The New Zealand government has a launched a consultation on a national biodiversity credit system to help protect important habitats and species by providing financial incentives to manage land in a way that benefits both wildlife and local communities. Associate Minister for the Environment James Shaw said: “It’s time we make it simpler and more cost-effective for landowners and tangata whenua to support conservation on their land. Threats to our native species include habitat loss, exotic pests, splintered conservation protection efforts, and a changing climate. We know biodiversity credit systems are being developed overseas, but it’s important we find a path that is right for Aotearoa New Zealand.” The government’s discussion document seeks feedback on how such a system should be set up, and what role the government should have in it. The consultation on the credits system will be open until 3 November – after national elections in New Zealand in October, so it would be up to the next government to respond.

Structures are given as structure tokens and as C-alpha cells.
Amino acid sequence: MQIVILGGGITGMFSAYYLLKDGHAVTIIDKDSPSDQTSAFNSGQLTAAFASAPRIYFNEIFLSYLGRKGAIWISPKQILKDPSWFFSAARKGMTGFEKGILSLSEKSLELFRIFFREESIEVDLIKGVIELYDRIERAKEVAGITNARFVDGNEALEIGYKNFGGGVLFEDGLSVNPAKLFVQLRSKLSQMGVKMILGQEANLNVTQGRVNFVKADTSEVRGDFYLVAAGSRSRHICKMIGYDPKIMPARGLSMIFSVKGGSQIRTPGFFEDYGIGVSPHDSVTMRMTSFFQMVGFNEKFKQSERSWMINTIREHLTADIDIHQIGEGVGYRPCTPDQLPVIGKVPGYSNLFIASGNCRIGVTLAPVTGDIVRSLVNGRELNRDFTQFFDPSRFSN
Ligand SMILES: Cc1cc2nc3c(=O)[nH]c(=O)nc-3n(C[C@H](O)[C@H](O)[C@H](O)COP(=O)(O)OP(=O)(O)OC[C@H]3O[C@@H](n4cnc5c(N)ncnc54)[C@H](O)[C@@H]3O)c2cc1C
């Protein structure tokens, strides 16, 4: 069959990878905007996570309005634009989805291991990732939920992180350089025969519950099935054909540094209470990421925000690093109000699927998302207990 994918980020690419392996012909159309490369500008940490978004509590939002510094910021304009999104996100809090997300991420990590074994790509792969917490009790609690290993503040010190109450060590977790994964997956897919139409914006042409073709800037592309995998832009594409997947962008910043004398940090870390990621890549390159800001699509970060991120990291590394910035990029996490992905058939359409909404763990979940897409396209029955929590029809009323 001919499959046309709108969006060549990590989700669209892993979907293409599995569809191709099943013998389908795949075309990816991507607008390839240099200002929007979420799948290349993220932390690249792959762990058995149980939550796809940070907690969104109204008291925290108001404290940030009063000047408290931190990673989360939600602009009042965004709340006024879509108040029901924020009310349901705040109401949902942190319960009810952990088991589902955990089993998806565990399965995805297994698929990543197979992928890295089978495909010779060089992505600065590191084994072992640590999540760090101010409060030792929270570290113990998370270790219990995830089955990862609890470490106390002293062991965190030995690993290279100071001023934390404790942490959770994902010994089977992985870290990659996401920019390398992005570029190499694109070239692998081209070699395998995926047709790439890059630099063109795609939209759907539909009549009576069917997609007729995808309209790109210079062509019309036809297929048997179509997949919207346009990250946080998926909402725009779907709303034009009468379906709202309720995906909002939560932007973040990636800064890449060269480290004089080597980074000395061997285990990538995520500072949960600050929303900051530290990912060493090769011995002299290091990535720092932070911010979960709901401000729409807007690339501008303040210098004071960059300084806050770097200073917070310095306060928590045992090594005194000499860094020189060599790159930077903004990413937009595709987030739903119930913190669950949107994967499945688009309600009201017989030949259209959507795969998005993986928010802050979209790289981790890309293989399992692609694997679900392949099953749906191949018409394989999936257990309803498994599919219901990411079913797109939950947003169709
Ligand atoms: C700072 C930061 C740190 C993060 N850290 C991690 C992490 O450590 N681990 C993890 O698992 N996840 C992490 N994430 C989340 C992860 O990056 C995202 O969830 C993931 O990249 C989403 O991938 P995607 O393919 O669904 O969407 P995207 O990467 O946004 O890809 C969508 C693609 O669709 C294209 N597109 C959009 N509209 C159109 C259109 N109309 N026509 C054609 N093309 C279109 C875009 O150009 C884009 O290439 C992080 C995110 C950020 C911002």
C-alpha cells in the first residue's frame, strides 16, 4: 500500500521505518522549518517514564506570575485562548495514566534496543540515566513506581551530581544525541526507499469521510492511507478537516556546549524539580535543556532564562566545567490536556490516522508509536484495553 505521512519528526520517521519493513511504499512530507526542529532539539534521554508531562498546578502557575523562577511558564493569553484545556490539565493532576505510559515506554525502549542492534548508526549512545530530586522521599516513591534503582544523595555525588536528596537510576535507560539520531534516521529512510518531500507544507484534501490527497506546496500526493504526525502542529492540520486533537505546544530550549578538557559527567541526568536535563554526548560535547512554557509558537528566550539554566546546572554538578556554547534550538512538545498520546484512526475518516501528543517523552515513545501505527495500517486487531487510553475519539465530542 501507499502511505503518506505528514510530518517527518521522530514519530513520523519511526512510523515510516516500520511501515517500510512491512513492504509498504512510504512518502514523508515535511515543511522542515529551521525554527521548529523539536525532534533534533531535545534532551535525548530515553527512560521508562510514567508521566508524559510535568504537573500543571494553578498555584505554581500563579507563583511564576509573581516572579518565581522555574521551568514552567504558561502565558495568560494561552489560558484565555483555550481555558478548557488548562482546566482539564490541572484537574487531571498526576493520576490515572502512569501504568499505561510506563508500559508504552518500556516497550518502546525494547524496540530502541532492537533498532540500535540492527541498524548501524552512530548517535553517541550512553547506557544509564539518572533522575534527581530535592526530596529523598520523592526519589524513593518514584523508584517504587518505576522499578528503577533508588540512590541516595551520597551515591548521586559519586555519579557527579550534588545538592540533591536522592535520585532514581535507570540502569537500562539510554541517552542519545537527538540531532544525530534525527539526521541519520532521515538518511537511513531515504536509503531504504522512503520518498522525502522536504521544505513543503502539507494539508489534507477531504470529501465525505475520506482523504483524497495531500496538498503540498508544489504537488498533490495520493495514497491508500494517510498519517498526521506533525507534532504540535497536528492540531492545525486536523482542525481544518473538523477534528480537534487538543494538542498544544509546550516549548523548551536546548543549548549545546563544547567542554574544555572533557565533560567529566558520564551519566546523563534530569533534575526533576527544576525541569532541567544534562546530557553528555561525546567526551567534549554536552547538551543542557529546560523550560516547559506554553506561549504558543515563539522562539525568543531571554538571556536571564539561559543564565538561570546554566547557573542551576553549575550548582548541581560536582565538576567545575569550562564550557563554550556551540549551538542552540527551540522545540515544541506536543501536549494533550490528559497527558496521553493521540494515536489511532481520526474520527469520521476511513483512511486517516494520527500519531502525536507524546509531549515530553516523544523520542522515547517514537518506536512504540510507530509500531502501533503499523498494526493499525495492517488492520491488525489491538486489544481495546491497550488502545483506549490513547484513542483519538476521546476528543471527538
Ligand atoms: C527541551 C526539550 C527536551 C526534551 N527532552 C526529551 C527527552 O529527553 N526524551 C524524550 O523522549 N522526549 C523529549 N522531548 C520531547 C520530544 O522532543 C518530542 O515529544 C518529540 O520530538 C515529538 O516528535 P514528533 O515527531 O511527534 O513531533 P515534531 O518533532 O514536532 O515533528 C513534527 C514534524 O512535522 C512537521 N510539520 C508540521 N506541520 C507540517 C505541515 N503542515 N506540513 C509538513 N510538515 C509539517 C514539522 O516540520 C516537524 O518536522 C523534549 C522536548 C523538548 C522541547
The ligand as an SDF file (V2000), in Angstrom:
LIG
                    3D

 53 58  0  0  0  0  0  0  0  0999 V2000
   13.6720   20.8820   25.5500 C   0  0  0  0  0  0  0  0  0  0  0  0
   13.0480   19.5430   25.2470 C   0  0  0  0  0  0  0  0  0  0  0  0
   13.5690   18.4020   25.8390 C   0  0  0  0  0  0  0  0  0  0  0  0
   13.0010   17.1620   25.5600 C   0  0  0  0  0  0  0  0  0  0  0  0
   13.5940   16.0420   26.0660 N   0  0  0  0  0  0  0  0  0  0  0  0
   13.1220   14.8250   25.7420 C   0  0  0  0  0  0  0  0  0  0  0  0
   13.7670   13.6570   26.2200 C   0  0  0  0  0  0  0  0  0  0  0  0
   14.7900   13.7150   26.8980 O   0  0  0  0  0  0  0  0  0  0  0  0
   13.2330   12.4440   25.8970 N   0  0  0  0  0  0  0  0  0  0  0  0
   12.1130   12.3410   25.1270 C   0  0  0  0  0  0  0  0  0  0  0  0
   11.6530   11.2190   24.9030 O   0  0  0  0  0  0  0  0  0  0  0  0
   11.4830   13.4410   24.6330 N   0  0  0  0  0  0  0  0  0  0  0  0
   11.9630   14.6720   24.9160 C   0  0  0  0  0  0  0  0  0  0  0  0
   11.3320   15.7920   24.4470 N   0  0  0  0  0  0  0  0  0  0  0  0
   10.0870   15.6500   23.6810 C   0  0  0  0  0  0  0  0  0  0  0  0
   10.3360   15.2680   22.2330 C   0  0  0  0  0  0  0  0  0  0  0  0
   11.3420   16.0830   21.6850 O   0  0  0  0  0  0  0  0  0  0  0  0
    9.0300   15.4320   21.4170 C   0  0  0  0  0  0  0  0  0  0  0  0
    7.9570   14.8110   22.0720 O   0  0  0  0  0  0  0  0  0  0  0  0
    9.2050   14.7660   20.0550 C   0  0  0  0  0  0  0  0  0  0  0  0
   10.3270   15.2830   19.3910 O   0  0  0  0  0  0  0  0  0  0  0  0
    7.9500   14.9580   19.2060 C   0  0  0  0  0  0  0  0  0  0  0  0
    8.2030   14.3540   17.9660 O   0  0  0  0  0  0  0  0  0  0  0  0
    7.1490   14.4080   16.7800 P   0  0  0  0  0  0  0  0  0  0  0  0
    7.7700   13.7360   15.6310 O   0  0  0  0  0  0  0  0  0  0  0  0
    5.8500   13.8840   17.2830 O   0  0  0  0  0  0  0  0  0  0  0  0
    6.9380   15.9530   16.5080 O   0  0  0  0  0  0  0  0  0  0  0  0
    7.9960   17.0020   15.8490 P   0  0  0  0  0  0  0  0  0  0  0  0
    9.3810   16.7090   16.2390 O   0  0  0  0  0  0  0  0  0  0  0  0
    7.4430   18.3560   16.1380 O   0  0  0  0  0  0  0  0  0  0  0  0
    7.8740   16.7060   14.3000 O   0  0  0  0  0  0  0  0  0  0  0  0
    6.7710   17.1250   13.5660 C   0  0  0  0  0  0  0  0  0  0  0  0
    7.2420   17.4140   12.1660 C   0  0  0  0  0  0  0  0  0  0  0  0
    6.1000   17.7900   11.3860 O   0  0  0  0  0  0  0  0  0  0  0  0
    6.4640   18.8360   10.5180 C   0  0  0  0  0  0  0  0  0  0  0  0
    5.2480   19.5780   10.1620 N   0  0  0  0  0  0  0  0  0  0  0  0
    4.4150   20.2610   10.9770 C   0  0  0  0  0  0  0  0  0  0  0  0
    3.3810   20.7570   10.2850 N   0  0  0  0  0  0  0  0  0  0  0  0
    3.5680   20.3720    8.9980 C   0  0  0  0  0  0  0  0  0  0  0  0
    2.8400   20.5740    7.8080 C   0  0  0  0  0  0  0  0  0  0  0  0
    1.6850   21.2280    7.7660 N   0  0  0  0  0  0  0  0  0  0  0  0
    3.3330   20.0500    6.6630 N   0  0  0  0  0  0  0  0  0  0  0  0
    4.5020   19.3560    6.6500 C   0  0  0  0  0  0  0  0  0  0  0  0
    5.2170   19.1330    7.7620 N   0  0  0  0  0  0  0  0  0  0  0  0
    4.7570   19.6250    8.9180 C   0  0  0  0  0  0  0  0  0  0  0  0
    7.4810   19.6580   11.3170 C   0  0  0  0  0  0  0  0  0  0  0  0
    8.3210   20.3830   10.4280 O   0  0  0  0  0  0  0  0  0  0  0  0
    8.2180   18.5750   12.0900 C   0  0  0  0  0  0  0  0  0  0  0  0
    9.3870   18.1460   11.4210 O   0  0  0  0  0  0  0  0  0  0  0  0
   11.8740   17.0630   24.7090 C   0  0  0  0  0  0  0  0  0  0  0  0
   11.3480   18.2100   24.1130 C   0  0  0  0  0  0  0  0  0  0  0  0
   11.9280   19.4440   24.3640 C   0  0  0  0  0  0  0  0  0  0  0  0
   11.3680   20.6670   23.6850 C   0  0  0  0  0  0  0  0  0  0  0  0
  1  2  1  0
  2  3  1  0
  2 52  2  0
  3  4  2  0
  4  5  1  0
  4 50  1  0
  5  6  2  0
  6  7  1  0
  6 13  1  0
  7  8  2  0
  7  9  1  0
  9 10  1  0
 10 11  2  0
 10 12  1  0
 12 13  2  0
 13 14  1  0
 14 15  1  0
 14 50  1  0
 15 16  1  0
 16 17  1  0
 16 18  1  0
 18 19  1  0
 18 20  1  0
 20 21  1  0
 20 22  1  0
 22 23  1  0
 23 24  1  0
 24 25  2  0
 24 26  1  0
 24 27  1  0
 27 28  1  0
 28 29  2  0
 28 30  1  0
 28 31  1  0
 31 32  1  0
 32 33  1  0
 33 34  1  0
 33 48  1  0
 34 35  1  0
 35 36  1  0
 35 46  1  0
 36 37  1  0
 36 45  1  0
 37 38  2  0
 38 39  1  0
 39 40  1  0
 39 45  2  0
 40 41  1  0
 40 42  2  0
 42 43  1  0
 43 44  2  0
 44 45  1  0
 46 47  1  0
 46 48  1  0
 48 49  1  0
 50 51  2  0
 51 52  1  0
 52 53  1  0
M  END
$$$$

A huge announcement today that has been 30 years in the making.
A clear set of rules that councils and communities will need to follow so native wildlife regenerate and flourish.
This is the first time our native plants and animals have had this level of protection.
— James Shaw (@jamespeshaw) July 6, 2023